We only had a few miles to make our way to the Seven Mile Bridge inlet. We had light winds and motor sailed until we could cross through.
Once we made it through the bridges, (both the new and old Seven Mile Bridge) we set our heading and sailed North into the shallow waters of the Gulf Coast.
We had no interest in motor sailing so we turned off the engine. Even though we had light winds and an average speed of around 2 knots all day. We just wanted to sail.
It was such a smooth peaceful day. We were going so slow we were able to jump in for a swim from time to time and swim back to the boat. Willow even got some bottom cleaning done on the boat.
We spent the day taking shifts, listening to music and relaxing. At some point in the day we lost cell signal. We didn’t care.
A few hours after dark the winds picked up a little, giving us around 4 knot speeds. We took turns at the helm so everyone could stay rested and sleep.
*While this is slow speeds for larger ships it is decent for a 30 foot sailboat with light winds.
Our second day went by much faster as we made our way toward the west coast of Florida. We motor sailed a few hours as we wanted to make our way to Marco Island before dropping anchor. So, we sailed into a second night.
Our second night became a bit windy and rainy. The winds became so strong that we had to take down our sails.
We made our way toward the Marco Island Inlet for the next few hours using only the engine. We finally made it to the Inlet to find ourselves in unfamiliar waters, at night, for the first time in a long time.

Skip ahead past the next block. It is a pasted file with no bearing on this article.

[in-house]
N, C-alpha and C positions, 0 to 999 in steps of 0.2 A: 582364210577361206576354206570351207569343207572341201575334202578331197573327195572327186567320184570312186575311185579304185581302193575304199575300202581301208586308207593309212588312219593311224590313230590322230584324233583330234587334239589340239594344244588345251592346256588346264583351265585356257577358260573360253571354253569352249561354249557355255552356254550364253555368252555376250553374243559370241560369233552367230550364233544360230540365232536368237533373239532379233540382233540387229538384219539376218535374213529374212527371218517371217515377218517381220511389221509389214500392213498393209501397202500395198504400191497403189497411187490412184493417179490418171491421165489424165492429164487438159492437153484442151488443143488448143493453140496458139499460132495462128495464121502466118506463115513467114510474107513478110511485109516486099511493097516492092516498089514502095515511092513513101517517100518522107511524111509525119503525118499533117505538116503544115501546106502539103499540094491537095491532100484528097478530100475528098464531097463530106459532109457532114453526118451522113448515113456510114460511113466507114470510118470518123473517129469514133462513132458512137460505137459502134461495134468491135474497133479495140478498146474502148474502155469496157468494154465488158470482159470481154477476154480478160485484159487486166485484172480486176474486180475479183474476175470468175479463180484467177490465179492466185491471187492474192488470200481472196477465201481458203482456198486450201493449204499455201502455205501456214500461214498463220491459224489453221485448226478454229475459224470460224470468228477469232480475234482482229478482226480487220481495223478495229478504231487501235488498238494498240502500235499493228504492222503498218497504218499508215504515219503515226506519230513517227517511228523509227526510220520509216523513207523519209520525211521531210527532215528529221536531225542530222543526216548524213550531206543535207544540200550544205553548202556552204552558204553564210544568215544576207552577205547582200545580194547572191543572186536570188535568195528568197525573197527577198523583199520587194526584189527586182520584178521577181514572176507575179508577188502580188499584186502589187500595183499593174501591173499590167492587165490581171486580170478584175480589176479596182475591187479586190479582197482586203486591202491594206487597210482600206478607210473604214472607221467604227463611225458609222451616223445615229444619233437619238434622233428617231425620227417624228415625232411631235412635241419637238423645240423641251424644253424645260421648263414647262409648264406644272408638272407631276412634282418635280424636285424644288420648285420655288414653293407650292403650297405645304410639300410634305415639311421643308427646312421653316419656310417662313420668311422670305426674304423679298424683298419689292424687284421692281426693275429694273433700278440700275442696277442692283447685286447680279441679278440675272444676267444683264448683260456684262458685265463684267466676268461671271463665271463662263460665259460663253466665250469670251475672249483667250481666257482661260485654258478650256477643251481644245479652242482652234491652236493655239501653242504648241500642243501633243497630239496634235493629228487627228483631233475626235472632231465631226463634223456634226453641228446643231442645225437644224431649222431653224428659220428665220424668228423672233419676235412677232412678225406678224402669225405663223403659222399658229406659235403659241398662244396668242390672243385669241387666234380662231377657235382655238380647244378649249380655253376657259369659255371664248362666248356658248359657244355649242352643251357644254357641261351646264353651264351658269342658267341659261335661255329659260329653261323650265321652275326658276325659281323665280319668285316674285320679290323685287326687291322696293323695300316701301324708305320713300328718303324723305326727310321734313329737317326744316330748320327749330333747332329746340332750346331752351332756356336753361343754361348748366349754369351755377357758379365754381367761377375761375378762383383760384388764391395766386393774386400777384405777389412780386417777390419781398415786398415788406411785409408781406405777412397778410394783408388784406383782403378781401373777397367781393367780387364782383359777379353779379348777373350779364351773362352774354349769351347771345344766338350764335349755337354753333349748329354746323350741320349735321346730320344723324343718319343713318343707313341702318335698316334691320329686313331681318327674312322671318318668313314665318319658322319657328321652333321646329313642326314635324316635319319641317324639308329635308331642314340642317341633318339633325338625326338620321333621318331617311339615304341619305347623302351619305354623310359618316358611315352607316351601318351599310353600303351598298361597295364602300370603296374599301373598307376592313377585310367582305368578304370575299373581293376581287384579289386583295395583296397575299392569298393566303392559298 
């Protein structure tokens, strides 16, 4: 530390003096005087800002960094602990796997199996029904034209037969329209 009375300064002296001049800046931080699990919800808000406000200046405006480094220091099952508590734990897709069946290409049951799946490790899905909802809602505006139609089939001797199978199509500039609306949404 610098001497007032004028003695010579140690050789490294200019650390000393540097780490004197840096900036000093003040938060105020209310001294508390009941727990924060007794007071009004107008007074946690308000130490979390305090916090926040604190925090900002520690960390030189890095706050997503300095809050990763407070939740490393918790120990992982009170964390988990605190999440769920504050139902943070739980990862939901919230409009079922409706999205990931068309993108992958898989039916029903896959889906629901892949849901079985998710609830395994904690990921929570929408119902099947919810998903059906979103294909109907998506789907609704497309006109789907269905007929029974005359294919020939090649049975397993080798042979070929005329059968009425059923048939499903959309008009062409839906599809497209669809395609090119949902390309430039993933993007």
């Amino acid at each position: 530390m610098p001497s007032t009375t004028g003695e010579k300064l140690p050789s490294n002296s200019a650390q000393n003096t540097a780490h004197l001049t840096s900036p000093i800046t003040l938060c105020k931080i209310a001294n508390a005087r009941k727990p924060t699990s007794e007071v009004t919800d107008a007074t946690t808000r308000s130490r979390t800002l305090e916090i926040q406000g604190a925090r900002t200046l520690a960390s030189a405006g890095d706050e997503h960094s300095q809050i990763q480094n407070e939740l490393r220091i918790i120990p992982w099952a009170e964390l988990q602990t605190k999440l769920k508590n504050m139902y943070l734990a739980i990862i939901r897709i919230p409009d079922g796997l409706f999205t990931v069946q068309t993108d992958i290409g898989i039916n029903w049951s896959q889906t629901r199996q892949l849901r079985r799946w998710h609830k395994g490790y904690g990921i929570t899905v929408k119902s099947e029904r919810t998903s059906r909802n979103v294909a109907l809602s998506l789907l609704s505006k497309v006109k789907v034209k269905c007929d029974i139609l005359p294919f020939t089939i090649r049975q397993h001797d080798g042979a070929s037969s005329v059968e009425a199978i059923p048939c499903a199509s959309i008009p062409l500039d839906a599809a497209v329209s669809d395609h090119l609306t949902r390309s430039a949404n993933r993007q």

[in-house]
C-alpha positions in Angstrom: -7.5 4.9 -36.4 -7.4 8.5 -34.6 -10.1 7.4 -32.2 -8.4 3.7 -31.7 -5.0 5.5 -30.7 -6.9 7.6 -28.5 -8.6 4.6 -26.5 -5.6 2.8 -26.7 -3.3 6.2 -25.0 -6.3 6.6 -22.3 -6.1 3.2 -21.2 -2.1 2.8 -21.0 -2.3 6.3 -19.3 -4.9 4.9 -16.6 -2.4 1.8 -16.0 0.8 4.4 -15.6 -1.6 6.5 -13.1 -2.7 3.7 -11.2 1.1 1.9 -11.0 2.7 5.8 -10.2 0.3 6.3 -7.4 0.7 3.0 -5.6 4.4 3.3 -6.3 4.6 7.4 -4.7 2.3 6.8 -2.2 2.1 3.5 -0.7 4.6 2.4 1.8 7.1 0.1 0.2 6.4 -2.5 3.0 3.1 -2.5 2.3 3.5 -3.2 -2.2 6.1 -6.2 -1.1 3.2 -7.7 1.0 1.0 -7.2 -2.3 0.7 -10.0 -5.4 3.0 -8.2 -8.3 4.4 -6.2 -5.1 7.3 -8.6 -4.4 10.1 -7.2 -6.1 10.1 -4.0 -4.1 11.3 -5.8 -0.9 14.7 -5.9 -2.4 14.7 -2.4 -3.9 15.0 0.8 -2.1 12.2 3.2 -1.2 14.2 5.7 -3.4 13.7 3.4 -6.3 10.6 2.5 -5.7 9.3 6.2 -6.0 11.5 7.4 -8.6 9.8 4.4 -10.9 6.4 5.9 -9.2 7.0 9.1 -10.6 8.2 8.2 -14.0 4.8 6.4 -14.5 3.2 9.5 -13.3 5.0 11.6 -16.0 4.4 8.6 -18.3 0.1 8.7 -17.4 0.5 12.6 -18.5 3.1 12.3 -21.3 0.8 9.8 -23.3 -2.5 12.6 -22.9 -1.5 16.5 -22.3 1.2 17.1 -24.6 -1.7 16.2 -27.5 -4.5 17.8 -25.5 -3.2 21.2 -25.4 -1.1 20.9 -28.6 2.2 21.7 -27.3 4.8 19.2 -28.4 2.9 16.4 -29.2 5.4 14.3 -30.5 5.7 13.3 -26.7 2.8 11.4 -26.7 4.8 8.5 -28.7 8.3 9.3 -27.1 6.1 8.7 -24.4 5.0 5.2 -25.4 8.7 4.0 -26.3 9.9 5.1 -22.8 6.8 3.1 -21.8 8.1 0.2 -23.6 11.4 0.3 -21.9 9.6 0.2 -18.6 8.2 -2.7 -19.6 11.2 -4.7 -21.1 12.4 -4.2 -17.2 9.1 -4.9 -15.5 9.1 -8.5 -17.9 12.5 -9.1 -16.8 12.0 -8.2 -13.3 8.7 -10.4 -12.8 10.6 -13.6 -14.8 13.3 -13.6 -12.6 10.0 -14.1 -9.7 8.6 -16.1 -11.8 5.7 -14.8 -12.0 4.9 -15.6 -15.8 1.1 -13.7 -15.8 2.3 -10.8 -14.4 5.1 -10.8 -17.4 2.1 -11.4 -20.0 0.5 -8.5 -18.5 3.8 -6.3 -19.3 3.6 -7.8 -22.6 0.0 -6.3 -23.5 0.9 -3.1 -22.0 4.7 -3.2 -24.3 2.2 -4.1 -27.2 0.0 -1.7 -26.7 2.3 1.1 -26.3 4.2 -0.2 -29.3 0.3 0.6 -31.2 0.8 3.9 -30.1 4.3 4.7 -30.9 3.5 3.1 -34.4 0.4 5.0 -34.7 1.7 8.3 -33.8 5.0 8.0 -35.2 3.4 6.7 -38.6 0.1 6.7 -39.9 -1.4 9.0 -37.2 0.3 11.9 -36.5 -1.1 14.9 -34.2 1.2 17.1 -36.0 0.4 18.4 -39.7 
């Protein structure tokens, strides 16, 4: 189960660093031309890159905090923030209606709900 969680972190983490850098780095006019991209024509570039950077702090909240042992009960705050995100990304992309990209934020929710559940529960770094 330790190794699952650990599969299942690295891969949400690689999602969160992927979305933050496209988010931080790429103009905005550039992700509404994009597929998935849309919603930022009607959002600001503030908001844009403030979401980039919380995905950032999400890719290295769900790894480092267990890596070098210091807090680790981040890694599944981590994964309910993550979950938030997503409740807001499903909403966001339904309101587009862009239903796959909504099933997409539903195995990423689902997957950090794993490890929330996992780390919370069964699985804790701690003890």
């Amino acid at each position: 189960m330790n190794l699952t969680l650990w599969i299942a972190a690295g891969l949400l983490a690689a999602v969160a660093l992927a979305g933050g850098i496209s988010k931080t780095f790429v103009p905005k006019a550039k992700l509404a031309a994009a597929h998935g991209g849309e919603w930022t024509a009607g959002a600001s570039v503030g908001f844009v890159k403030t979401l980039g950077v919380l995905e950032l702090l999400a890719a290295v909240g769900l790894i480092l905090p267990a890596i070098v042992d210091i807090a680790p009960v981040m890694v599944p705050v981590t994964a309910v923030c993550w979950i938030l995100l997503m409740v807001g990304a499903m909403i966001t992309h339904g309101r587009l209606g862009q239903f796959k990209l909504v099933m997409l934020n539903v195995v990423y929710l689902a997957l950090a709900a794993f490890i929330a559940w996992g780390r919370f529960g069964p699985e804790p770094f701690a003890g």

The current was so strong at the Inlet that we were moving 3 knots with the engine barely above idle. I quickly remembered what it was I didn’t like about night sailing. Things can become so distorted near inlets. You have to constantly check the maps to make sure you don’t run aground while trying to find the channel markers in the dark. All the while, relying on the map for what is in front or beside of you since you cannot see anything.
After spending months in the Keys with much more open inlets and less currents running through them, this was something I had forgotten about.
This was our longest sailing expedition so far. While it can be accomplished in under 24 hours, it can take much longer as well. It all depends on the wind.
I am very proud that we were able to navigate this first part of our journey nonstop for two days and nights. While our stay in the Keys was filled with many amazing adventures, tropical islands and the clearest waters I have ever seen, it was time to change our latitude for a new adventure.
“The trail is the thing, not the end of the trail. Travel too fast and you miss all you are traveling for.”
~ Louis L’Amour